Understanding Sleep Apnea
People with obstructive sleep apnea have disrupted sleep and low blood oxygen levels. When obstructive sleep apnea occurs, the tongue is sucked against the back of the throat, blocking the upper airway and stopping airflow. When the oxygen level in the brain becomes low enough, the sleeper partially awakens, the obstruction in the throat clears, and the flow of air starts again, usually with a loud gasp.
Repeated cycles of decreased oxygenation can lead to serious cardiovascular problems, as well as excessive daytime sleepiness, depression, and loss of concentration.
In less severe cases, called upper airway resistance syndrome, individuals suffer many of the same symptoms.
The First Step in Getting Relief
The first step in treatment is recognizing symptoms and seeking a consultation. During a consultation, a detailed history is taken, along with an assessment of the anatomic relationships in the maxillofacial region. This can include cephalometric (skull X-ray) analysis, nasopharyngeal exam with a flexible fiber-optic camera if indicated, and a sleep study to confirm the level of cardiovascular compromise and decreased oxygenation levels.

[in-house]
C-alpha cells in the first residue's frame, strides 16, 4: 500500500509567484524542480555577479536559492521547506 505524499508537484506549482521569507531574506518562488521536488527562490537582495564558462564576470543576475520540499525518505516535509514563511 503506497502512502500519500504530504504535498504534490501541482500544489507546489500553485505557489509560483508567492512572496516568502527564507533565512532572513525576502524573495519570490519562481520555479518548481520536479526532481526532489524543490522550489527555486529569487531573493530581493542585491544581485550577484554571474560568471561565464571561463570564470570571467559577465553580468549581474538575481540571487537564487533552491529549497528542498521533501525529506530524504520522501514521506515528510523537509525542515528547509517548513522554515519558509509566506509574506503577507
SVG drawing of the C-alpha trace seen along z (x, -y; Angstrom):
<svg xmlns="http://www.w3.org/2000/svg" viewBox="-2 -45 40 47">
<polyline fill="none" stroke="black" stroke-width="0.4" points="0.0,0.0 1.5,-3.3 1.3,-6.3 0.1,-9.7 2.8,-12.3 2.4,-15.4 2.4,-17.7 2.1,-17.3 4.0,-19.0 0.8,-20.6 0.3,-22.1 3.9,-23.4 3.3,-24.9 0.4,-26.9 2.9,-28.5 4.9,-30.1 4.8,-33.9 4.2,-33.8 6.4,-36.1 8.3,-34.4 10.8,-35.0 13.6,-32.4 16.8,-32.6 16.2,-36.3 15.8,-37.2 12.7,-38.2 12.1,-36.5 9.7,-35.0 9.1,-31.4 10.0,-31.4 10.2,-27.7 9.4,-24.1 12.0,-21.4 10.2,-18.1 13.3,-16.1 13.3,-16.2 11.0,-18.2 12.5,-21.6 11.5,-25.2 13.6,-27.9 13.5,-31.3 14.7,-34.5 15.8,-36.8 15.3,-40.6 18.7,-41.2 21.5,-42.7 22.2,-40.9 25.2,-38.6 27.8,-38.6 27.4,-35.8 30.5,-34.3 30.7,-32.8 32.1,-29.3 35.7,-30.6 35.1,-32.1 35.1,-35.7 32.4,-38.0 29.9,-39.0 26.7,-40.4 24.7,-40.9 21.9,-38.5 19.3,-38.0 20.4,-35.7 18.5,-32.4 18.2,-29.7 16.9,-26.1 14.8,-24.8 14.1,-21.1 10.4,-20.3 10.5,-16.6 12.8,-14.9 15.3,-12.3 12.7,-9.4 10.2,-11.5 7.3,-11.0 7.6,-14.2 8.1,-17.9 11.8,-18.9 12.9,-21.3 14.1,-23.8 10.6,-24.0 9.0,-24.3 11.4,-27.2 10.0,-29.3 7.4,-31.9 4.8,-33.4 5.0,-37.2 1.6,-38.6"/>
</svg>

There are several treatment options available, and they are usually performed under light IV sedation in the office.
- CPAP machine is often a first course of treatment. Used while sleeping, this continuous positive air pressure machine delivers pressurized oxygen through a nasal mask to limit obstruction.
- Uvulopalatopharyngoplasty (UPPP) is a procedure performed in the back of the soft palate and throat to remove extra tissue that could be causing obstruction.
- Laser-assisted uvulopalatoplasty (LAUP), a procedure similar to the one above, uses a laser to remove and tighten tissue.
- Radio-frequency probe can tighten the soft palate.
In complex cases, repositioning of the bones of the upper and lower jaw to increase the size of the airway (orthognathic surgery) is performed. The procedure is done in the hospital under general anesthesia and requires one to two nights in the hospital.
Obstructive sleep apnea is a serious condition that needs careful attention and treatment. Most major medical plans offer coverage for diagnosis and treatment.